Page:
DNP - Leadership Track

Define your future – and the future of healthcare – with the DNP - Leadership Track

The need for inclusive healthcare and quality improvement is constant. What isn’t constant is the best way to deliver it. Because healthcare delivery is ever-evolving, the profession needs high-caliber leaders to accelerate transformation. If you’re a busy nurse who’s ready to further align your capabilities and career with evidence-based practice, performance management, and innovative leadership, then this online DNP specialty program is for you. Franklin’s DNP degree’s leadership focus will prepare you for the highest level of nursing practice and responsibility. 

Program Overview

Learn and practice synthesizing research and information while applying it to healthcare systems and technology to improve quality, safety and outcomes. With Franklin’s DNP-Leadership track, you’ll expand your executive capabilities in an area of your choosing: healthcare administration, health informatics or public administration. What’s more, you’ll be able to complete your online Doctor of Nursing Practice degree in as little as 2 years, while juggling other responsibilities. 

In the DNP Leadership-Track, you’ll demonstrate your competency to accumulate a total of 1,000 practicum and clinical hours, starting with your major area courses, continuing through your DNP seminar courses and clinical hours. You may be able to achieve 500 hours from transfer credit or residency. Eligible students may be able to transfer up to 12 credit hours in coursework in addition to these 500 clinical hours. Plus, BSN to DNP students who complete the required MSN-related bridge courses can earn up to 125 practicum hours for those courses.

Program Outcomes

Curriculum & Course Descriptions

Major Area Required
NURS 810 - Foundations of the DNP (3)

The purpose of this course is to introduce the student to the role of the DNP as a leader and change agent in healthcare. Skill development includes identification of a gap in practice, conducting a needs assessment and describing the scope and significance of the problem. [Practicum hours: 50]

NURS 820 - Evidence-Based Prac & Qual Improvement (3)

Nursing Inquiry for Evidence-Based Practice and Quality Improvement: This course focuses on advanced nursing practice as a form of inquiry, integration, and application of evidence into practice. Skill development includes evaluation of evidence-based practice methods, and use of information systems and patient technology for quality improvement. [Practicum hours: 50]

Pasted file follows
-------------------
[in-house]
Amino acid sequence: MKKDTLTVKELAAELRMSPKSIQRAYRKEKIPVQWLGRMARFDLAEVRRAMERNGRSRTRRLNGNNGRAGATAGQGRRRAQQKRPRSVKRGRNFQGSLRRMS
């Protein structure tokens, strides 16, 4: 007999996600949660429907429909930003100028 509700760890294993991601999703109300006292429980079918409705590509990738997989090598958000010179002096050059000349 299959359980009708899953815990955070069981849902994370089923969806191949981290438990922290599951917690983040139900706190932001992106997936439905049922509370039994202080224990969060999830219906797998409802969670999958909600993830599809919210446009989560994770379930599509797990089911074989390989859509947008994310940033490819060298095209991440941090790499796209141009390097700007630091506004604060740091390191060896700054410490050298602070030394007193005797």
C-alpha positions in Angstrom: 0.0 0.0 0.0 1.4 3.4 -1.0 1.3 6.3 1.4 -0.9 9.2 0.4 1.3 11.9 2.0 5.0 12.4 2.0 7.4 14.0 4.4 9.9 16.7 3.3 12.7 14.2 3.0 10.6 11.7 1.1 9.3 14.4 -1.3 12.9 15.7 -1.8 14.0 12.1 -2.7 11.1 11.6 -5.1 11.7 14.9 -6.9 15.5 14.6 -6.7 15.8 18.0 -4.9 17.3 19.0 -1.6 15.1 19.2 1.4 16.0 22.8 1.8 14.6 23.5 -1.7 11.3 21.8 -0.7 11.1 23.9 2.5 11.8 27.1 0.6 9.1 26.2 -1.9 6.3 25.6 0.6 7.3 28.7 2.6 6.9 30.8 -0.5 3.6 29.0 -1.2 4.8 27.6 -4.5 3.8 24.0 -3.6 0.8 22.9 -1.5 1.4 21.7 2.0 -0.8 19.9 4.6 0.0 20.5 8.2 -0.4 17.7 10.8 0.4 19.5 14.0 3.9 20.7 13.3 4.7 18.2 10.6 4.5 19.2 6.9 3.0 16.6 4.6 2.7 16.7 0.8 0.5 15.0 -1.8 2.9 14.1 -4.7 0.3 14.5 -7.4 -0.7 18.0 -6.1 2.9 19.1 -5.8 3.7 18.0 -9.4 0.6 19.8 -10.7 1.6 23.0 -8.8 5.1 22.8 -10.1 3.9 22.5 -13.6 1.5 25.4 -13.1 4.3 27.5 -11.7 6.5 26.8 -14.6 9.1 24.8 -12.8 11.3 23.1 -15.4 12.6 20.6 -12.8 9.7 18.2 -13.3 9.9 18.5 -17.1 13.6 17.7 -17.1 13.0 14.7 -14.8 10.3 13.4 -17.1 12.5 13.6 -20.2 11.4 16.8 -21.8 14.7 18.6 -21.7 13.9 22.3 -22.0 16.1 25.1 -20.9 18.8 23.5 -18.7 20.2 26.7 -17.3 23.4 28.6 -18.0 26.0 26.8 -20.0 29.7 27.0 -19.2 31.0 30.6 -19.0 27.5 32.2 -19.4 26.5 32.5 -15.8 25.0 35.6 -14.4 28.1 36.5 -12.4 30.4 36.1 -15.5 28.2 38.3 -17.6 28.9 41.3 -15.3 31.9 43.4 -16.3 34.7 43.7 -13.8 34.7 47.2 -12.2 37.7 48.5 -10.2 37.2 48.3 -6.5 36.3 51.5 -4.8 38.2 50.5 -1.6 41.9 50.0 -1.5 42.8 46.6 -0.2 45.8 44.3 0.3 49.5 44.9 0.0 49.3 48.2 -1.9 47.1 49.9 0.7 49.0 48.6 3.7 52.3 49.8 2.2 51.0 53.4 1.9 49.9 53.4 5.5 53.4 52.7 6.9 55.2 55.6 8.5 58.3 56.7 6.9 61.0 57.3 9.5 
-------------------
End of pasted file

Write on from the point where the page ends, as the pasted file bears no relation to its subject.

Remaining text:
NURS 830 - Clinical Prevention and Health Care Outcomes (3)

This course prepares students to assess, design, implement and evaluate evidence-based quality health care practices for individual and aggregate patient populations. Skill development includes defining outcomes linked to measures, variables, and data sources; appropriate data collection and evaluation methods. [Practicum hours: 50]

NURS 840 - Leadership, Policy & Interprofessional Collaboration (3)

This course focuses on principles of leadership in relationship to change policy, and membership in high functioning teams to improve health care outcomes within complex systems. Skill development includes assessment of organizational culture, quality and safety data and exploration of principles for effecting change as a member and leader of a team. [Practicum hours: 50]

Project Courses
NURS 850 - DNP Seminar I (3)

The purpose of this course is to provide students with the support and direction needed, in collaboration with the sponsoring facility and preceptor, to develop a proposal for a comprehensive, site specific DNP Project, including an evaluation plan. Skill development includes application of theory, review of the literature and population data to frame the DNP Project to drive cost-effective safe care. [Practicum hours: 125]

NURS 851 - DNP Seminar II (3)

In this course, the student secures school approval and implements the approved project plan. Skill development includes managing time and resources, assessing and managing implementation issues, data collection, and utilizing communication, and leadership and collaboration strategies. [Practicum hours: 125]

NURS 900 - DNP Seminar III (4)

In this course, the student completes and disseminates results of the project. Final projects reflect the student's ability to employ effective communication and collaboration skills, take a leadership role, influence quality and safety, transform practice, lead innovation, and successfully negotiate change in health care delivery. [Practicum hours: 50]

NURS 860 - DNP Residency (1-4)